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Syrian rebels, backed by Turkey, reportedly capture ISIS stronghold

US Vice President Joe Biden met with Turkish President Tayyip Erdogan at the Presidential Palace in Ankara, Turkey.

REUTERS

US Vice President Joe Biden met with Turkish President Tayyip Erdogan at the Presidential Palace in Ankara, Turkey.

ISTANBUL — Turkey mounted its largest military effort yet in the Syrian conflict on Wednesday, sending tanks, warplanes, and special operations forces over the border and clearing the way for a Syrian rebel force to capture an important Islamic State stronghold in Syria.

The operation, a significant escalation of Turkey’s role in the fight against the Islamic State, appeared to be making quick progress. By evening, rebel troops declared they had taken control of the town, Jarabulus, and its surroundings, with only one soldier killed, the semi-official Anadolu news agency reported. No Turkish troops died.

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Numerous fighters posted photographs and videos of themselves online with the green, black, and white flag adopted by the Syrian opposition as they walked through what appeared to be empty streets, passing buildings still flying the flag of the Islamic State.

Earlier, Vice President Joe Biden signaled support for the goals of the operation — clearing Islamic State militants from their last major stronghold on the border and rolling back recent advances by Syrian Kurdish militias, which Turkey considers its primary enemy.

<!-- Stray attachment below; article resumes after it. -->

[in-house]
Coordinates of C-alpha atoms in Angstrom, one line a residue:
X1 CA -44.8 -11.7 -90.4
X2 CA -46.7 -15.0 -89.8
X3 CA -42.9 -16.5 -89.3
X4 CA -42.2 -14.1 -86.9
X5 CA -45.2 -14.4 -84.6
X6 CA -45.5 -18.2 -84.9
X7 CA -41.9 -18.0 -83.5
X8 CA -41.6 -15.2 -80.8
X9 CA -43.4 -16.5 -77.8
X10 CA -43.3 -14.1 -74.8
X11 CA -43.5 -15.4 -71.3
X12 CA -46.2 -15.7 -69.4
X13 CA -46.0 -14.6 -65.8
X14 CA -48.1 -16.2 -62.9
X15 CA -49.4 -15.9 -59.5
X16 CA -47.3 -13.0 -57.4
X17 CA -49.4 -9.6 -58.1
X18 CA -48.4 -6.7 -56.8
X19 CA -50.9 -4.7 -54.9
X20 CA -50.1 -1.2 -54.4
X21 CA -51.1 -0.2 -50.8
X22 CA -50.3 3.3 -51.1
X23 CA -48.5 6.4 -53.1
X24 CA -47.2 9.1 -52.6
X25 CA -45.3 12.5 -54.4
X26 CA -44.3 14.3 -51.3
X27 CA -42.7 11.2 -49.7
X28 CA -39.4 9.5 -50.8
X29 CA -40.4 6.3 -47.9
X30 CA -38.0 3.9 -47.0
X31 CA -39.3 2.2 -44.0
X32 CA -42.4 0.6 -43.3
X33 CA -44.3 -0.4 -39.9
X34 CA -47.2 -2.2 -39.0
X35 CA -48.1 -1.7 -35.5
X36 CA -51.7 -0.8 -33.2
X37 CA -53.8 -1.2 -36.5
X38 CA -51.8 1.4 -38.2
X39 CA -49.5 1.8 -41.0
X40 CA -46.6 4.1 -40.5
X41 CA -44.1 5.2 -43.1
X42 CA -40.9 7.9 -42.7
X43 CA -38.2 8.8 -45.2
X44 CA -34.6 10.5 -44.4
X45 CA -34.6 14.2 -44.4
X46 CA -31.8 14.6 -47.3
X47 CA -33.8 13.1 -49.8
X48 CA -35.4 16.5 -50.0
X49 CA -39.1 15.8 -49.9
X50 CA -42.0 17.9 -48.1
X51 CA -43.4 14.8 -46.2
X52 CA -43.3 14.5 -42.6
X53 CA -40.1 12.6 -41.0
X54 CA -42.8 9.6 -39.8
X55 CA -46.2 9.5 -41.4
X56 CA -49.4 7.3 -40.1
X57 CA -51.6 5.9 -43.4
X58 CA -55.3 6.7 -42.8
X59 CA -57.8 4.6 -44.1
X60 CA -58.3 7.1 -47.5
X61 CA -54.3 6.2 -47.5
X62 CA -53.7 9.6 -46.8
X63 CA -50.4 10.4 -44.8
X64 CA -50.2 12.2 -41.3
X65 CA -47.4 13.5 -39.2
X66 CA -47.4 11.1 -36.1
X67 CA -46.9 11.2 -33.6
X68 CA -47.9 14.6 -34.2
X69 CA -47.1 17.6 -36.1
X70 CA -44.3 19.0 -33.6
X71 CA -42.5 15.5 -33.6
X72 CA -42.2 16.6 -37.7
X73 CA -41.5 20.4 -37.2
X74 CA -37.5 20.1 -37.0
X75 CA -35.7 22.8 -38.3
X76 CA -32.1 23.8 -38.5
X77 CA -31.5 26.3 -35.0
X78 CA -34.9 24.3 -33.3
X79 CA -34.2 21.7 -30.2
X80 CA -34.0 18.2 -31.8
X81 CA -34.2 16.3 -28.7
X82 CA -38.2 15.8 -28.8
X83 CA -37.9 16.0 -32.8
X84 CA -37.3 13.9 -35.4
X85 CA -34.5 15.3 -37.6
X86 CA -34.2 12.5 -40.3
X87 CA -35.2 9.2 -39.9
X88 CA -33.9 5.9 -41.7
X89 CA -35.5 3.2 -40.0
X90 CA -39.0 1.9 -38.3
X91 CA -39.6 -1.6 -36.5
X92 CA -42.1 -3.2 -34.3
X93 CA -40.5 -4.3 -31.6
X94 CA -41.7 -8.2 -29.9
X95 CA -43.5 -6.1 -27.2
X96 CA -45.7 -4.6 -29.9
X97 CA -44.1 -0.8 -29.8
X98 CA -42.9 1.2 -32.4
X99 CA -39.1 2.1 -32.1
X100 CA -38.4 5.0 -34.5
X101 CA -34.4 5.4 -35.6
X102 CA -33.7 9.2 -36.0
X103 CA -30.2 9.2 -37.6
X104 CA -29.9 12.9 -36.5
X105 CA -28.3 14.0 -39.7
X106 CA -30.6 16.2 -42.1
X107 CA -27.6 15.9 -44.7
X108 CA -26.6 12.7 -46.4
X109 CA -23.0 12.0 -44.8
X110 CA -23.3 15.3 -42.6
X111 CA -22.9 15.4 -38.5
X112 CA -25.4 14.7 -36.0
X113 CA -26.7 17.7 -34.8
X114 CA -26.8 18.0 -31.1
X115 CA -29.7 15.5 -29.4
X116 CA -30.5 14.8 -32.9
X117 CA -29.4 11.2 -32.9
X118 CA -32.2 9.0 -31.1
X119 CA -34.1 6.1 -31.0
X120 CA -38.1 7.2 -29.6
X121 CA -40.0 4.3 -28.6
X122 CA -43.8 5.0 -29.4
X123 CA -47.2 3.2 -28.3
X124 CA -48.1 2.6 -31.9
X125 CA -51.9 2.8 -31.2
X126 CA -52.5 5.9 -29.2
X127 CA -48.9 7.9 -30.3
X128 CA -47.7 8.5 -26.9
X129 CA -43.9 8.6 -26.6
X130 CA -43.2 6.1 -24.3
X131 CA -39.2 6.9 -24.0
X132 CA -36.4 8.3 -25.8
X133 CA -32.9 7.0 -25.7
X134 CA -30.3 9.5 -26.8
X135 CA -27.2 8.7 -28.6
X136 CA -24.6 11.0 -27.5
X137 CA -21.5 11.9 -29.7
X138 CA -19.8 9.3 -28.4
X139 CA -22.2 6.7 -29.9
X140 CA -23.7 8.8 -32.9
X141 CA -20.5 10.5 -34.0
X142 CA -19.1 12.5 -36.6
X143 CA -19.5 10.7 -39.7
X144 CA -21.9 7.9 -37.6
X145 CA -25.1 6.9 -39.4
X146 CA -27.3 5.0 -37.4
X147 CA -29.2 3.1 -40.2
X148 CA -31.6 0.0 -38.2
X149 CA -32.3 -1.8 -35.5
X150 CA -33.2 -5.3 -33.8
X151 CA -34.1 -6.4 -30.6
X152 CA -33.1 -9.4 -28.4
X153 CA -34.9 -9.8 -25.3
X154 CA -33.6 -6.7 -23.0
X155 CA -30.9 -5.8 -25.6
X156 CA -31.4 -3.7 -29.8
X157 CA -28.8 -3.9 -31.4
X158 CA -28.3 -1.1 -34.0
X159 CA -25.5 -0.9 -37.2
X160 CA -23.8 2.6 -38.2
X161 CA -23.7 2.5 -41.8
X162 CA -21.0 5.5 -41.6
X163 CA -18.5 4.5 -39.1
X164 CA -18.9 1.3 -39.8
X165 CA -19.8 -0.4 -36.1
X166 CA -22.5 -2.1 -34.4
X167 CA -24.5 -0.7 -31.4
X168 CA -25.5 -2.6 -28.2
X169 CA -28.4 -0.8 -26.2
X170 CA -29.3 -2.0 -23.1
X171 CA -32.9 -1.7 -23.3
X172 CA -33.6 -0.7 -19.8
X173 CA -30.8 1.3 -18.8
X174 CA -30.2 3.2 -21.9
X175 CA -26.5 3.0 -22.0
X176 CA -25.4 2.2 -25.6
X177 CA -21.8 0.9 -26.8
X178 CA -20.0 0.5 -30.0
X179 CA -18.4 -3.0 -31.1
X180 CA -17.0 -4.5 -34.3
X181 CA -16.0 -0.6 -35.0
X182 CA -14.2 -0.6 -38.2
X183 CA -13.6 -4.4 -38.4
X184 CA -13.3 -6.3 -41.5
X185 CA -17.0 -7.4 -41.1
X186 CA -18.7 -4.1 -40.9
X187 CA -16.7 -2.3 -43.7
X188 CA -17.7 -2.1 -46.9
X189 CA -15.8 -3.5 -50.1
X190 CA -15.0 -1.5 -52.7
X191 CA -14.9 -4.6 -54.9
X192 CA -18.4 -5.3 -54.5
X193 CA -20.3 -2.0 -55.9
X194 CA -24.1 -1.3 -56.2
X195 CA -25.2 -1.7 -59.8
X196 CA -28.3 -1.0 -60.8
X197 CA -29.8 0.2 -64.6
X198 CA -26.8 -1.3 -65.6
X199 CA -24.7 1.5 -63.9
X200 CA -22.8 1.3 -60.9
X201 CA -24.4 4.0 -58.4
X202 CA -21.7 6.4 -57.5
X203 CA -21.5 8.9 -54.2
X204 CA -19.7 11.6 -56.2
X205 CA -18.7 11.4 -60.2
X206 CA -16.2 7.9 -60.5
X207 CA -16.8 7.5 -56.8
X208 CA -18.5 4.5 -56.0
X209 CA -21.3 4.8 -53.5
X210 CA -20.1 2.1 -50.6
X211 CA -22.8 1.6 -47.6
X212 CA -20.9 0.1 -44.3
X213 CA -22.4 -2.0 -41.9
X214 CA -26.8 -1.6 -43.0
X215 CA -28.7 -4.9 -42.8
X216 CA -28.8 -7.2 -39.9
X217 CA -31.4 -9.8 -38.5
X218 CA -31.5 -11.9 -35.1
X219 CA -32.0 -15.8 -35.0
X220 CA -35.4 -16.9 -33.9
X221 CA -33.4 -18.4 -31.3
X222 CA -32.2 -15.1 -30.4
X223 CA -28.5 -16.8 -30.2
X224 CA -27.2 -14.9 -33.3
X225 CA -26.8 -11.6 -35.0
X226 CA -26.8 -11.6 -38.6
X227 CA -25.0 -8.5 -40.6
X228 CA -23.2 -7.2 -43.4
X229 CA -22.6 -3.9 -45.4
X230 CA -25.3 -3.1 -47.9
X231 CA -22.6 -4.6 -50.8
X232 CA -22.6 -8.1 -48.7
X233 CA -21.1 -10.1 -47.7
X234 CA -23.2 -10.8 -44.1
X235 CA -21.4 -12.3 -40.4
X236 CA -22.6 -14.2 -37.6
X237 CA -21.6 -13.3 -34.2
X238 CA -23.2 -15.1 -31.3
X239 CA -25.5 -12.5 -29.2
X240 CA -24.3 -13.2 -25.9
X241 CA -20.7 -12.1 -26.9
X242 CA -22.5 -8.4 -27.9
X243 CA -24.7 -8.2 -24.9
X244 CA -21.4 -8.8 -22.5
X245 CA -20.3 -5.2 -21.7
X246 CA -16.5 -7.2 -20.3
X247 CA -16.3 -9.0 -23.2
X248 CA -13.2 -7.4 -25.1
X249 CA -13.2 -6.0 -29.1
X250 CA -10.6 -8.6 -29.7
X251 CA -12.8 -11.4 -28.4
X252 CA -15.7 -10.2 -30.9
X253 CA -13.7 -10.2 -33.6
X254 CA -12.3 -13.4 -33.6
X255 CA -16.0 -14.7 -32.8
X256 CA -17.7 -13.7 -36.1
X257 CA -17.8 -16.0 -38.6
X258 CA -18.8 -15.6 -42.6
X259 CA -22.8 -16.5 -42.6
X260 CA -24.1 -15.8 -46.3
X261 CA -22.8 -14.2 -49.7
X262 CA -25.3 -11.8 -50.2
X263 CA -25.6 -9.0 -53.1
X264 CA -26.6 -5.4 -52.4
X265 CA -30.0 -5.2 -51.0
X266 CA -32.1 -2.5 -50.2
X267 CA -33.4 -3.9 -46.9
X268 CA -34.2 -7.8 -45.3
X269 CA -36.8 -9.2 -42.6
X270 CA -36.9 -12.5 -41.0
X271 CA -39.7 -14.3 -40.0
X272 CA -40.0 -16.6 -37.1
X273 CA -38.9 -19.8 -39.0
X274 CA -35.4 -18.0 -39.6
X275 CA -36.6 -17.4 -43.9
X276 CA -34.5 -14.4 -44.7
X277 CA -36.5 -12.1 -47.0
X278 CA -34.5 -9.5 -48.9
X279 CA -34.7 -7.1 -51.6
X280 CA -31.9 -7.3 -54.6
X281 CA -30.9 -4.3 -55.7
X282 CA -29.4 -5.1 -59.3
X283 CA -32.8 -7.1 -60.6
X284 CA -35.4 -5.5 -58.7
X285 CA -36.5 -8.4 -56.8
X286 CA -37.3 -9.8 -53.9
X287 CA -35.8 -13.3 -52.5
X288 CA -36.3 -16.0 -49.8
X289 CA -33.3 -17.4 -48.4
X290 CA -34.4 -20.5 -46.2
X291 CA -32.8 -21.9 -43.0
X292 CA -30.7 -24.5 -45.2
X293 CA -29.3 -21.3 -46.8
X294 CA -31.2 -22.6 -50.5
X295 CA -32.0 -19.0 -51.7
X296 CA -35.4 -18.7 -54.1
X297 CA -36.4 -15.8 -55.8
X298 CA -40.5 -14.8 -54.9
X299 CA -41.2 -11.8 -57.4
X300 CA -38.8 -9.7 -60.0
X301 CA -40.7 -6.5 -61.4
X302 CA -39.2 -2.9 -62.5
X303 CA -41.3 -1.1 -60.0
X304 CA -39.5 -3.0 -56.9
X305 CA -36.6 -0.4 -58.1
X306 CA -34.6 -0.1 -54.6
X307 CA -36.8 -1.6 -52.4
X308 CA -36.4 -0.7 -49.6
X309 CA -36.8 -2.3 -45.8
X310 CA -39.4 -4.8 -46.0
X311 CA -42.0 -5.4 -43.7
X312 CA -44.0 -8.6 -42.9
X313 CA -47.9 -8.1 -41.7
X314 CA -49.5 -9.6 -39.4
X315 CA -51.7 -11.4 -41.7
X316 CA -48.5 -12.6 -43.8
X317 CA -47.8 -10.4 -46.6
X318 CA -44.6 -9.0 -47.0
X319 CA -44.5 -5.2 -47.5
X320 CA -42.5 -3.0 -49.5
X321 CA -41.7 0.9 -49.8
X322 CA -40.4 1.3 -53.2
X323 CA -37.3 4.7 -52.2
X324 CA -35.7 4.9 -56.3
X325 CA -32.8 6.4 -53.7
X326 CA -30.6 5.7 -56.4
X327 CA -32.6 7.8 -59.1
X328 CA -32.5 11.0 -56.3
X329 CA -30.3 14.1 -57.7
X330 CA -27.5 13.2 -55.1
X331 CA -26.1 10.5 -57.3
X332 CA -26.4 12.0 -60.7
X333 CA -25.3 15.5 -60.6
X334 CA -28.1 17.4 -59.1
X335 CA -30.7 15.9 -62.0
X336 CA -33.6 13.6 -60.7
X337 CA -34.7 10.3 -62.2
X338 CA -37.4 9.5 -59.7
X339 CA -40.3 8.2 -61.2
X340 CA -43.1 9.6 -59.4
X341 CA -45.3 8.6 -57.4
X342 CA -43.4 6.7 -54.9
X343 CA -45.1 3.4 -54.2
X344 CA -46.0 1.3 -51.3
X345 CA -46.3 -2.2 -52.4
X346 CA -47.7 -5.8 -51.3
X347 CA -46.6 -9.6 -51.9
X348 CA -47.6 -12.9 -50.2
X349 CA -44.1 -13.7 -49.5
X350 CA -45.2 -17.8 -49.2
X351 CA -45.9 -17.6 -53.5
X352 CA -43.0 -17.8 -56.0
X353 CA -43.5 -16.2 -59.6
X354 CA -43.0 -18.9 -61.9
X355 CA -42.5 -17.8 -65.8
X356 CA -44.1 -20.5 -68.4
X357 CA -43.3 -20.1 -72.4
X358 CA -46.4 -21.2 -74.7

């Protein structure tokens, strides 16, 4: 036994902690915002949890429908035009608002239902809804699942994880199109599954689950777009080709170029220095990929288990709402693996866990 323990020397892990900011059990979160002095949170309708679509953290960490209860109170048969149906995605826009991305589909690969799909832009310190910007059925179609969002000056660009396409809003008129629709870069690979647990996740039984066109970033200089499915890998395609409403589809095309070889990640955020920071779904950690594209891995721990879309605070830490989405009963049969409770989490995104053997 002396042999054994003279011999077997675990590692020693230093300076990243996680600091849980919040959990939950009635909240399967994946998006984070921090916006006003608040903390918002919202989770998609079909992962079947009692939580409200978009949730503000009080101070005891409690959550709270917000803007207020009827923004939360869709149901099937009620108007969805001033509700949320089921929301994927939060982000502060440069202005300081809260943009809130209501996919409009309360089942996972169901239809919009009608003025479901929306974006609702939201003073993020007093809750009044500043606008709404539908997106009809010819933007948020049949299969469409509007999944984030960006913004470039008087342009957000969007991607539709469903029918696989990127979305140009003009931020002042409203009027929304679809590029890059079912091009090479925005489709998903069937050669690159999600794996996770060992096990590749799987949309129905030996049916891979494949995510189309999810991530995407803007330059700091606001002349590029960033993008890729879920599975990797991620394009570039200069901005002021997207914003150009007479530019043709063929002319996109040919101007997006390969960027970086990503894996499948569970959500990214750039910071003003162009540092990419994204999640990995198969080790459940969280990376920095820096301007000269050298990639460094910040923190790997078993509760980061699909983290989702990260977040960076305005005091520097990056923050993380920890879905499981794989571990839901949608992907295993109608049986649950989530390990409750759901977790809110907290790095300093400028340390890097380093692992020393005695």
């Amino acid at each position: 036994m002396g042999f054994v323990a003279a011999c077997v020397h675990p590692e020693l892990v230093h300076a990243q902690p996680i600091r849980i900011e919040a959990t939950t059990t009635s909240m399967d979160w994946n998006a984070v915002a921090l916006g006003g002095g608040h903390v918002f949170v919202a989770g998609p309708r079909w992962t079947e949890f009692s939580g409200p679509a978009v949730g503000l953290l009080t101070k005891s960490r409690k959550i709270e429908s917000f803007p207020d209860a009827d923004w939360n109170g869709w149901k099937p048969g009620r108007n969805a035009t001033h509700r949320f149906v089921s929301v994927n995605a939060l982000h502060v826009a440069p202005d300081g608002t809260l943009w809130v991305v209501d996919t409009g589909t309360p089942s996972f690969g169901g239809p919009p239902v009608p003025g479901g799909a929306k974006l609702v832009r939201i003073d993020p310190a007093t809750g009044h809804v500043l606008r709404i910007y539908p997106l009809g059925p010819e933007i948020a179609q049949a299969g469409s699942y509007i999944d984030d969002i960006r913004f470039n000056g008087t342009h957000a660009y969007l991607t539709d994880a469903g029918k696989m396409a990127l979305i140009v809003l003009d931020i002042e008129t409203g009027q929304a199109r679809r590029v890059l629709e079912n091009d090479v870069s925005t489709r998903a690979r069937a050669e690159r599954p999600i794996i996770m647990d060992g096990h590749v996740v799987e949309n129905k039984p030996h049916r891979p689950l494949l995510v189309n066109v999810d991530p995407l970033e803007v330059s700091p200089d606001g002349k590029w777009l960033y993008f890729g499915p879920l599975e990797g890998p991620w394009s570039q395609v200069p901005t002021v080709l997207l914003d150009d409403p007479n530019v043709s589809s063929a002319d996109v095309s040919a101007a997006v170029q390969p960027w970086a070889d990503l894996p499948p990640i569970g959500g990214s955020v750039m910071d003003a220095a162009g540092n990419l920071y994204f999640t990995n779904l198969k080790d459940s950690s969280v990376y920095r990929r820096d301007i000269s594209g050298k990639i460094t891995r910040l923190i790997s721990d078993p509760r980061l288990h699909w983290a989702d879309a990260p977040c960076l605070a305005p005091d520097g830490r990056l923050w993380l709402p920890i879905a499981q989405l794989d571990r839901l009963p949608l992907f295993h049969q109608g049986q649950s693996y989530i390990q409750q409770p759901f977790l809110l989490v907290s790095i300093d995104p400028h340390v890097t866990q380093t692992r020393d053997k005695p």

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Biden had traveled to the Turkish capital, Ankara, on Wednesday to meet with President Recep Tayyip Erdogan at a time of high tensions between the two countries after the failed coup in Turkey last month. But the timing of the joint offensive and some strong words of support from Biden seemed to show an easing of the strains.

Speaking at a news conference after the meeting, Biden said the Syrian Kurds, an important US ally in the fight against the Islamic State, would have to meet a Turkish demand by withdrawing to the eastern side of the Euphrates River in northeastern Syria.

“We have made it clear to Kurdish forces that they must move back across the river,” he said. “They cannot and will not get American support if they do not keep that commitment. Period.”

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It was an unusually sharp warning from the United States to the Kurdish-led forces.

Turkish officials indicated that the operation on Wednesday sought, in part, to warn Kurds working in Syria alongside US Special Operations forces against marching on Jarabulus. Cavusoglu warned that the Kurdish militias must move east of the Euphrates River, away from the Turkish border, and back to where they had long controlled a stretch of territory.

“If they fail to do so, we will do what is necessary,” he said.

The operation started at 4 a.m., officials said, with Turkish and US warplanes pounding Islamic State positions in Jarabulus. The special operations troops entered Syria to clear a passage for a ground operation by Turkish-backed rebel groups, the state broadcaster TRT reported.

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